Here’s a rarity within New Jersey’s education reform community: consensus. The NJ Education Association, Gov. Chris Christie, Commissioner Chris Cerf, Education Law Center, and NJ Charter Association concur that the state’s charter school law is broken. In response, several members of the state Legislature are working on overhauls, and last week a draft of the bill Assemblyman Patrick Diegnan (D-Middlesex) is putting together was leaked to NJ Spotlight.
Critics of our 14-year-old charter school law are buttressed by various national research organizations that evaluate state charter school legislation and find ours lacking. The National Alliance of Public Charter Schools (NAPCS), for example, ranks New Jersey 31st out of 42 states with charter school laws.
We lose points on funding inequities between traditional (district) and independent (charter) public schools and a certain lack of transparency. Most critically, New Jersey relies on a single entity to authorize new charters (the education commissioner), despite mounds of data that proves that effective laws invest “multiple authorizers” with approval authority.
You might have been surprised, then, to read Assemblyman Diegnan’s draft last week and notice the retention of a single authorizer model. According to the proposal, the commissioner is divested of his or her authority and the mantle is passed to “the voters of the district at the annual school election in the case of a charter school to be established in a Type II district, or the board of school estimate in the case of a charter school to be established in a Type I district or a Type II district with a board of school estimate.” In other words, charter school applicants can only get approved through community referenda.
It’s so Jersey, right? After all, New Jersey residents, at least wealthy ones, are almost entirely responsible for funding their local school districts. (That’s one of the reasons why our “charter school wars” are so contentious.) Shouldn’t taxpayers be empowered to choose what public schools they pay for? It’s a sentiment in sync with our penchant for local control, and strikes a chord with those who view charter schools with suspicion.
Ideally, of course, charter school law should be driven by educational needs, not political ones. Let’s look first at the matter of single vs. multiple authorizers, hardly unexplored territory given that America has 42 states with laws on the books. (Minnesota was first in 1999.) NAPCS’s “model law” recommends “two or more” authorizers of new charter schools, in addition to an appeals process. The Center for Education Reform advises that “permitting the creation of independent authorizers is one of the most important components of a strong charter school law.”
New Jersey is well-equipped to abide by best practices in this arena. (Reportedly, Sen. Teresa Ruiz will propose multiple authorizers in her forthcoming rewrite of NJ charter school law.) A sample list of authorizers might include Rutgers, Education Law Center, local school boards, NJEA, and the state Board of Education.
That’s the easy part. The more complex and politicallywrought component is Assemblyman Diegnan’s designation of local communities as the sole authorizing authority and no appeals process. What do educational researchers say about this sort of model?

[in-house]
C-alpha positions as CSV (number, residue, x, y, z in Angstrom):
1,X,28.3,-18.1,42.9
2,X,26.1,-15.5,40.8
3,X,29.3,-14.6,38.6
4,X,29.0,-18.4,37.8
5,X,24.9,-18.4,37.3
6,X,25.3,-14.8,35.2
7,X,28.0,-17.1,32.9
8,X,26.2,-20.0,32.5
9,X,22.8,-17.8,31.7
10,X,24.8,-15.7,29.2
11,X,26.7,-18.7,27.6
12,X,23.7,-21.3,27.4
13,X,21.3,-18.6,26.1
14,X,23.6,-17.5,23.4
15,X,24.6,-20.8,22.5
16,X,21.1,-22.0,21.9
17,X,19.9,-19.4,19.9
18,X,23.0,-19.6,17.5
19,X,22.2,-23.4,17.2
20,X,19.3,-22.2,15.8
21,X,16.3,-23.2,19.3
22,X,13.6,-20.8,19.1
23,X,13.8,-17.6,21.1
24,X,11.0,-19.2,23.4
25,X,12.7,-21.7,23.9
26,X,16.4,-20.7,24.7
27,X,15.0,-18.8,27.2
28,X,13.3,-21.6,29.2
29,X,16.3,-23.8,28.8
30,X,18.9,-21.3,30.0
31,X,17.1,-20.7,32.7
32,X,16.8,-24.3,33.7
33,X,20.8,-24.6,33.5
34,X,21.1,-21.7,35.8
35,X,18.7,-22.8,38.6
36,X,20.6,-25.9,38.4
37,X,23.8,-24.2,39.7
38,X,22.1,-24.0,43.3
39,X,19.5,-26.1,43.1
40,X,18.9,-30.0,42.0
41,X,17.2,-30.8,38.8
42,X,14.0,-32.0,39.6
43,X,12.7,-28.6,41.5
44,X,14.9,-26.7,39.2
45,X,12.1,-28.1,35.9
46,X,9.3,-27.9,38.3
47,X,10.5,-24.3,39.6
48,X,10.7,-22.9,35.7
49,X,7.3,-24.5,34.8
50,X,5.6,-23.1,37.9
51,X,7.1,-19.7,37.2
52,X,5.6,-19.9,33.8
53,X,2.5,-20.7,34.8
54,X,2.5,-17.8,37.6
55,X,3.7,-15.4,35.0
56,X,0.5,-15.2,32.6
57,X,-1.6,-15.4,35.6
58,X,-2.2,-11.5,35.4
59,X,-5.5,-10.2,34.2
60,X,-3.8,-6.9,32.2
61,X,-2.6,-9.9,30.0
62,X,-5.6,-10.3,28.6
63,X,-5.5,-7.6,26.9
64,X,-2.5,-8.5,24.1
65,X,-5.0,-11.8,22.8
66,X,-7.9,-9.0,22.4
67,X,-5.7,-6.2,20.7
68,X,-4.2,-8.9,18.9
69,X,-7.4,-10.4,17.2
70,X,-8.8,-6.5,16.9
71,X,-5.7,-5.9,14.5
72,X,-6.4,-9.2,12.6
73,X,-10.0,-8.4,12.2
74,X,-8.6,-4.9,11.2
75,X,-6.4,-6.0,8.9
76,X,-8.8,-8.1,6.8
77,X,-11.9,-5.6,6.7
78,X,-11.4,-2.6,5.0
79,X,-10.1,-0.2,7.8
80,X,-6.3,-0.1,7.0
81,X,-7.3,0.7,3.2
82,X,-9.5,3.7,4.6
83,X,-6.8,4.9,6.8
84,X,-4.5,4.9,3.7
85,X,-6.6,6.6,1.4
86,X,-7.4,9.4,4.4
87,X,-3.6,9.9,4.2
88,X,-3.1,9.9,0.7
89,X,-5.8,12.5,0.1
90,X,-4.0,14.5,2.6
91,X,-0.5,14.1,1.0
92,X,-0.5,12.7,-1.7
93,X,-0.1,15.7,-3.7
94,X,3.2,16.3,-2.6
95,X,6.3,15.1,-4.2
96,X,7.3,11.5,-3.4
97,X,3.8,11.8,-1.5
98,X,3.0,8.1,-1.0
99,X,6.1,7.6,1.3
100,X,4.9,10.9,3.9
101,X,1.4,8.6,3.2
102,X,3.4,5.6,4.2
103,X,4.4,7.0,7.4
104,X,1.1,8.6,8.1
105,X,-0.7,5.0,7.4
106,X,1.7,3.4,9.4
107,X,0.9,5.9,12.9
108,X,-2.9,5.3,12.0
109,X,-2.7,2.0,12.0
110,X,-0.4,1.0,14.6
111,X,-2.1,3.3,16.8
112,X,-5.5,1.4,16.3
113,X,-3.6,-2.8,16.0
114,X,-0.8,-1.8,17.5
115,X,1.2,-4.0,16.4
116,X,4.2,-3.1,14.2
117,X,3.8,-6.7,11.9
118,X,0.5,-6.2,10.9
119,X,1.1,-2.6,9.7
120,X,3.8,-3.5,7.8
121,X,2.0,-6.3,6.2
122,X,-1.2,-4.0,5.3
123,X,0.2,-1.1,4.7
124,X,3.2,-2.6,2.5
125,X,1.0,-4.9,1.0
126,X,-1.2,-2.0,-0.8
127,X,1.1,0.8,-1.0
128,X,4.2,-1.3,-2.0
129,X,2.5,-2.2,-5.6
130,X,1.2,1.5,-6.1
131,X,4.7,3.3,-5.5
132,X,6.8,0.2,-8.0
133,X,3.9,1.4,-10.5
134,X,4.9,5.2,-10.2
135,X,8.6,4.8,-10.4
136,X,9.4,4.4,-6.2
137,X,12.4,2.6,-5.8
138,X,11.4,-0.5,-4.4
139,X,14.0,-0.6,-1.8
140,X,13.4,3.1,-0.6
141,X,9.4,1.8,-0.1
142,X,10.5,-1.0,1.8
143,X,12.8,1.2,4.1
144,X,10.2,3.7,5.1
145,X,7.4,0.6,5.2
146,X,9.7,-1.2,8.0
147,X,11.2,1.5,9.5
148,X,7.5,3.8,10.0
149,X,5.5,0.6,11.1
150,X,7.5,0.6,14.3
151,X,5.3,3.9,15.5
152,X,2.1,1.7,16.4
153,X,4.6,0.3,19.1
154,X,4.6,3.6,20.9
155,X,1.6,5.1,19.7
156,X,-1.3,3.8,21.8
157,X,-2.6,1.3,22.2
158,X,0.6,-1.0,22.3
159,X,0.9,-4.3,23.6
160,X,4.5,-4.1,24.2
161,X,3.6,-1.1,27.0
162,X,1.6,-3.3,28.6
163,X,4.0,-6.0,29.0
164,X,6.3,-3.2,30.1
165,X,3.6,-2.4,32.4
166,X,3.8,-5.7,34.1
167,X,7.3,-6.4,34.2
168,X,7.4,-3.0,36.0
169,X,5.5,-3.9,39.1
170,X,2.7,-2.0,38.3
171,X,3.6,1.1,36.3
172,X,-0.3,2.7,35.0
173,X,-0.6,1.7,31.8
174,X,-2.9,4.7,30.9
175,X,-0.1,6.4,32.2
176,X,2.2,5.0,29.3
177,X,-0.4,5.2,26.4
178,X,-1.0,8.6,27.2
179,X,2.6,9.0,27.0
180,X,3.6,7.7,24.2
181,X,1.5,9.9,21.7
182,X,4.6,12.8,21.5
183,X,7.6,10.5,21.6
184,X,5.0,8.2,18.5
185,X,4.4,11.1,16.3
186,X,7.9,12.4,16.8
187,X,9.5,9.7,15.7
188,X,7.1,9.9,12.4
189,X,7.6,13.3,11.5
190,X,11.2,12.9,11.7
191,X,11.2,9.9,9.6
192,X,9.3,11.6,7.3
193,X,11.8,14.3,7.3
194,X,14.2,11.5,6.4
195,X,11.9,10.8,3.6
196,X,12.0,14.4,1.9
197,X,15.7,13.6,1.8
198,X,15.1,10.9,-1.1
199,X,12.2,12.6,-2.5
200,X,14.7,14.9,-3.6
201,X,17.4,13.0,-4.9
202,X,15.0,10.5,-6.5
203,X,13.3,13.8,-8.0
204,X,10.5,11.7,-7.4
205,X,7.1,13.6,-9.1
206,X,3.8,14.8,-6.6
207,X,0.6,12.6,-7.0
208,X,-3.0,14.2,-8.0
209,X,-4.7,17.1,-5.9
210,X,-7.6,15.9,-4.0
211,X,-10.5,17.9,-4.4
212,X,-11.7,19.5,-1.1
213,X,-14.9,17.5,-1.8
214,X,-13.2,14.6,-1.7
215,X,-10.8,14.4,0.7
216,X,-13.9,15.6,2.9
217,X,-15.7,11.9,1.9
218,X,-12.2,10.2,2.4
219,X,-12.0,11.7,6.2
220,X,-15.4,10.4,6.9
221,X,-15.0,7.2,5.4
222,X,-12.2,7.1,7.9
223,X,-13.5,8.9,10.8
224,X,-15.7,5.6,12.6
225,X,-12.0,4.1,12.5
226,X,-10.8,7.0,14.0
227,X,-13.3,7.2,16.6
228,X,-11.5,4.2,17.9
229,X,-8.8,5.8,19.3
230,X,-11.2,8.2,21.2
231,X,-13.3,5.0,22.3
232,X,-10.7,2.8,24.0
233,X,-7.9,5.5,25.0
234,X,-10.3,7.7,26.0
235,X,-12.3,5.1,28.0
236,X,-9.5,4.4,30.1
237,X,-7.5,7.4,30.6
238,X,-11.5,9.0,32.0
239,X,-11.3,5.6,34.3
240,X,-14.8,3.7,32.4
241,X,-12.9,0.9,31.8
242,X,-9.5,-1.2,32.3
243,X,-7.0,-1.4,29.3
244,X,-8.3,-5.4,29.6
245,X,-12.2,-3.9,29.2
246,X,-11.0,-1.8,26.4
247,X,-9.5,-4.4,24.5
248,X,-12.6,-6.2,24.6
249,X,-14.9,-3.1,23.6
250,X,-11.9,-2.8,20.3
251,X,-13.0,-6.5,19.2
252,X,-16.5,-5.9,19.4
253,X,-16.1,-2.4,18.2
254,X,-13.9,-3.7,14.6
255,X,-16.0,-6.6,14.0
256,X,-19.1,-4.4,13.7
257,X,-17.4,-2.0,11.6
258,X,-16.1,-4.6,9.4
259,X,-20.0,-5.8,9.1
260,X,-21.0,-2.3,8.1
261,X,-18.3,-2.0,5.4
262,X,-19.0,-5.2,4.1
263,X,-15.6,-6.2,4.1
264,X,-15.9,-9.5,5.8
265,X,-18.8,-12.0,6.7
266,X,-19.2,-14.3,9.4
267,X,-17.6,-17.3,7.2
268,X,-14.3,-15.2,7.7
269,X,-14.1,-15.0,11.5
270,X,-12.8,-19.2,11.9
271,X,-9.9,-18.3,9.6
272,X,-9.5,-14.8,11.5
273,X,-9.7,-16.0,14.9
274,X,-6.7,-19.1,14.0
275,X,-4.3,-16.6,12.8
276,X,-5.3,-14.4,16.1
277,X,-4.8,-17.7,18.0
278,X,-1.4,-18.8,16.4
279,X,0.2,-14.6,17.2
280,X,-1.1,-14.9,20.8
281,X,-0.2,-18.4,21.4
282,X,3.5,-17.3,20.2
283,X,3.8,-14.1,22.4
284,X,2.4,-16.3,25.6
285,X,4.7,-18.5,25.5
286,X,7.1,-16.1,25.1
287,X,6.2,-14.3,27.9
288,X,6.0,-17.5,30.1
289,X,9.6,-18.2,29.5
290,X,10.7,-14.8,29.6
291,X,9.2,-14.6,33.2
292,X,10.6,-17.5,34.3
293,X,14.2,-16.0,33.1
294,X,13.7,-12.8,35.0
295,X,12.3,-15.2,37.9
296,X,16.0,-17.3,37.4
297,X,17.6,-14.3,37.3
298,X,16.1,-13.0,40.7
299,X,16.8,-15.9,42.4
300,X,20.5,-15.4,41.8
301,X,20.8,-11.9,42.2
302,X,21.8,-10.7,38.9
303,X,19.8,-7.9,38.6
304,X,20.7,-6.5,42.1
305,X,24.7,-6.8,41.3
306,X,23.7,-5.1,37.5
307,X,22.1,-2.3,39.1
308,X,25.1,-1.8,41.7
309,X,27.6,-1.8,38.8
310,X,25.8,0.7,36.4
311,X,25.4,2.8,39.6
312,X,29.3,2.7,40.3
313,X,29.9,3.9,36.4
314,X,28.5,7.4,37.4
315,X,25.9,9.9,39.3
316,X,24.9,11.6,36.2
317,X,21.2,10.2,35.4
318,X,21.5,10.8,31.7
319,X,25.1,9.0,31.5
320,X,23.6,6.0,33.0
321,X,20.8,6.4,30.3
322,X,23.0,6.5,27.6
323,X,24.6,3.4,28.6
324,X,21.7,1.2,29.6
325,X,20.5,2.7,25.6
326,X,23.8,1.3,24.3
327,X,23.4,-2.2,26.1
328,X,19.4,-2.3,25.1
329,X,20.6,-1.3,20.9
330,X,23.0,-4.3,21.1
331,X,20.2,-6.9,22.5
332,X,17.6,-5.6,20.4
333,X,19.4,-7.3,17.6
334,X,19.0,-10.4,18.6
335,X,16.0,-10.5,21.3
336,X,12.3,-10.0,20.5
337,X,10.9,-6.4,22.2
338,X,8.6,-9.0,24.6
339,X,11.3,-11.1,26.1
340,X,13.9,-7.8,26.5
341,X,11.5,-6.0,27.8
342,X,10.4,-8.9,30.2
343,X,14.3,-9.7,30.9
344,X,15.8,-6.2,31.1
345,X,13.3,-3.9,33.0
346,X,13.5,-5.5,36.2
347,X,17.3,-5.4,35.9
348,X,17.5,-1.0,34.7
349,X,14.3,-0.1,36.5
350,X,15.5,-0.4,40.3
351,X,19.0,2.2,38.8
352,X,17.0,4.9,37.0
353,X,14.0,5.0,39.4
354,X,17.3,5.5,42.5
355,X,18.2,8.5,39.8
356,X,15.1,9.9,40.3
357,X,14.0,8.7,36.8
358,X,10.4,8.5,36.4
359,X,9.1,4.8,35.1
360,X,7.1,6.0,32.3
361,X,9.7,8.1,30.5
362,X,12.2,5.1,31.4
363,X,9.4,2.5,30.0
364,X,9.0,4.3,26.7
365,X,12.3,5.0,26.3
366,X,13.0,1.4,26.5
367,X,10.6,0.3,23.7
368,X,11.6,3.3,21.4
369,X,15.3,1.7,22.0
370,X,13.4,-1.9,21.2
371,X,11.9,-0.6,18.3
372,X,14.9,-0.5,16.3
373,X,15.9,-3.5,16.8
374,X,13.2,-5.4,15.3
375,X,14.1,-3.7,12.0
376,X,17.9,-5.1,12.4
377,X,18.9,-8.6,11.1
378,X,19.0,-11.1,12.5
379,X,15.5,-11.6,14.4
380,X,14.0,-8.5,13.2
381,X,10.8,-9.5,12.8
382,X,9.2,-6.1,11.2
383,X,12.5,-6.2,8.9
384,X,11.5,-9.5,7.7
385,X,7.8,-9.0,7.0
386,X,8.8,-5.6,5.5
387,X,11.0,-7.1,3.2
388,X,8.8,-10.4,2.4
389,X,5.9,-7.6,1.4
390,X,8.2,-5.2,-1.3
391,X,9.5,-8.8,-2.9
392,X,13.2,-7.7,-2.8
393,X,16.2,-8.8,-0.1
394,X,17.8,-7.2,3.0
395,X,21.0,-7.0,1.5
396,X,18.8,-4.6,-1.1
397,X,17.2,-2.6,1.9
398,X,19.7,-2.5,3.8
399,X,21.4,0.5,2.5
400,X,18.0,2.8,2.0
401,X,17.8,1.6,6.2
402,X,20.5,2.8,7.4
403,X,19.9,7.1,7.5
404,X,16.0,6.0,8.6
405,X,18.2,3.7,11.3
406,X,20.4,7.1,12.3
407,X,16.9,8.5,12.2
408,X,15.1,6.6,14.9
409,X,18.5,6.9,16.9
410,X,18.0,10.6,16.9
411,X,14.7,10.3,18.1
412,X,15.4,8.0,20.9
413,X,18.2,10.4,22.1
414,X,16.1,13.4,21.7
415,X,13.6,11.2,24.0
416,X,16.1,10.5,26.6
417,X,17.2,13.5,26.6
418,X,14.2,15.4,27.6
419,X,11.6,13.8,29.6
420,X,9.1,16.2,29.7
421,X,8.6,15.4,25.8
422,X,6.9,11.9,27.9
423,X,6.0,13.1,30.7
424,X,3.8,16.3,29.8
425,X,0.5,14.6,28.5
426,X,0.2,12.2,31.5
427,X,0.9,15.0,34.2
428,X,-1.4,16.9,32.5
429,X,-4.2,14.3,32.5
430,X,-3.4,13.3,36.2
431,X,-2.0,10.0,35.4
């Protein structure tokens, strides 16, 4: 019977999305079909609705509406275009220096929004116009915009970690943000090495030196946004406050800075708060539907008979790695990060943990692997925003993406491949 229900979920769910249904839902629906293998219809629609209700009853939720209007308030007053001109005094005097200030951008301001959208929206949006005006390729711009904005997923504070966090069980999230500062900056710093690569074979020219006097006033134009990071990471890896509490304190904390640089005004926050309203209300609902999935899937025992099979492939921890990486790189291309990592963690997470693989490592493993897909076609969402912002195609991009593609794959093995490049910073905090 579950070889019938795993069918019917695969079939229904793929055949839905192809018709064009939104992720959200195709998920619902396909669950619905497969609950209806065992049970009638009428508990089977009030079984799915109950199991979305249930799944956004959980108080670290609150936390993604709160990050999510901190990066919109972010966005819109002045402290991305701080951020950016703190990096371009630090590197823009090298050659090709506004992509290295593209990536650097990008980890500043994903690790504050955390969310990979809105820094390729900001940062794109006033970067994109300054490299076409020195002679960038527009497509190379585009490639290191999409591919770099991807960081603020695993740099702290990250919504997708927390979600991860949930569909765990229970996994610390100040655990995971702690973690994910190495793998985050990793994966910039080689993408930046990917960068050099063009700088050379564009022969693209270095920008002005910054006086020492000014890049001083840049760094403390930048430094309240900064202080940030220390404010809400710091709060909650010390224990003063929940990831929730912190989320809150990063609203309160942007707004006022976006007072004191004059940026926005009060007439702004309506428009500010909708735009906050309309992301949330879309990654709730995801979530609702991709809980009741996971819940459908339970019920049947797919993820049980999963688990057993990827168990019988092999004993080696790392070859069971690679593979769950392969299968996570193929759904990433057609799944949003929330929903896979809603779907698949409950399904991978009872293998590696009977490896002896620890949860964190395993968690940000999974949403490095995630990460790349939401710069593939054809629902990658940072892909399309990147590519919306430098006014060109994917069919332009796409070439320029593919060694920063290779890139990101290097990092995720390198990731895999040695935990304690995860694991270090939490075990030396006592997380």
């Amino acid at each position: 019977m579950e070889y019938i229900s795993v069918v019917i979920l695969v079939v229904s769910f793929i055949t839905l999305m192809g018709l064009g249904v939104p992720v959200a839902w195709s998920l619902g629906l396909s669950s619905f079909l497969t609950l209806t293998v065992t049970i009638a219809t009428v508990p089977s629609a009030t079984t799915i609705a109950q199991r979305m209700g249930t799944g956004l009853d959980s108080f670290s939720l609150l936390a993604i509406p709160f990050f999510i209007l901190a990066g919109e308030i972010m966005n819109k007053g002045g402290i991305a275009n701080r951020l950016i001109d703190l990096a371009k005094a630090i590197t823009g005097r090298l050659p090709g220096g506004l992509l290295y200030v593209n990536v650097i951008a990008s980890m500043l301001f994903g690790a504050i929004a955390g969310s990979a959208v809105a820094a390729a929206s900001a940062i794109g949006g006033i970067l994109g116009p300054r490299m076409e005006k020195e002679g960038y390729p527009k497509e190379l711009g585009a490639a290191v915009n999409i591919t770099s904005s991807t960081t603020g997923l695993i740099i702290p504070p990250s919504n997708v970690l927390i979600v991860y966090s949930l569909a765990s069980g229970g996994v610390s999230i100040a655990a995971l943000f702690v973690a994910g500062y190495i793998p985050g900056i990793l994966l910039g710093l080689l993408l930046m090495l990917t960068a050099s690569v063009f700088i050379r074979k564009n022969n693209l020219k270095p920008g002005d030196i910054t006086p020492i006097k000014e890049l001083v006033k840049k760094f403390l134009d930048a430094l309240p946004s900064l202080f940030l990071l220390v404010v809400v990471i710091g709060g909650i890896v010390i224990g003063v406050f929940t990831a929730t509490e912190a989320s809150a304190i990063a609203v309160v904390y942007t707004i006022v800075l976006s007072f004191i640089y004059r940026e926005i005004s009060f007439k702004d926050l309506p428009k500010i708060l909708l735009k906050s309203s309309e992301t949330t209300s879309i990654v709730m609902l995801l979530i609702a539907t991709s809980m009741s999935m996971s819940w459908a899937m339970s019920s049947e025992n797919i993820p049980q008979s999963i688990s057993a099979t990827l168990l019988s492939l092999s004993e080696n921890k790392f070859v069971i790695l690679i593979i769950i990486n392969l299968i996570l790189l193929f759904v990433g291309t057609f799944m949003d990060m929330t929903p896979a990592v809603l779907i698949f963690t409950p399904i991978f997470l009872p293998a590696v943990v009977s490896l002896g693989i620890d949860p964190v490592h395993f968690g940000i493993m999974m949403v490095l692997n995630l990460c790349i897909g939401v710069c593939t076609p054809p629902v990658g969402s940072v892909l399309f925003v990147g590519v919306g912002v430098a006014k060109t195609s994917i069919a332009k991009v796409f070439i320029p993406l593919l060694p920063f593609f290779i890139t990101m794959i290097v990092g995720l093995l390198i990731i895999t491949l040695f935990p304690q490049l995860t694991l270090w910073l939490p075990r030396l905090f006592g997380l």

Nothing, because no other state in America defers authorization of new charters to a community vote.
The closest existing model to a full-fledged community vote is investing local school boards with sole authorizing power, which is sort of the same thing but without the expense and delay of a general election. Six states legislate this system of charter school approval with no appeals process: Alaska, Connecticut, Iowa, Virginia, Wyoming, and Kansas. These states have almost no charter school growth or, as NAPCS reports, “there is almost no authorizing activity.”
Education Sector notes that school boards “are often hostile to charter schools, which compete with them for students, funds, and prestige,” adding that “state charter laws that allow only local school boards to authorize charters,” with no appeals process, “can result in very few charter schools in that state.”
A cynic would say that this is Assemblyman Diegnan’s intention. After all, giving school boards sole authority to grant approval for new local charters is like giving Wal-Mart sole authority to grant approval for new local merchandisers. Taking it one step further — consigning such approval to a local referendum — is a political calculus, not an educational one.
Certainly, New Jersey’s top-down authorizing mechanism does a poor job of including community members in charter school debates and, in that sense, Assemblyman Diegnan is exactly right to spotlight this fracture. The first part of a remedy is appointing multiple authorizers. The second part is extracting the sentiment behind the draft bill — local residents need more say — and creating opportunities for input and assessment. These could include public hearings, more fiscal and academic accountability rubrics for charter schools (commendably contained in Assemblyman Diegnan’s draft), and mandated discussions with school boards, municipalities, and other community groups.
Public education should be a partnership, traditional district schools and autonomous charter schools working together to offer educational opportunities to all students. New Jersey needs new charter school legislation that nurtures this sentiment. Assemblyman Diegnan’s bill isn’t it.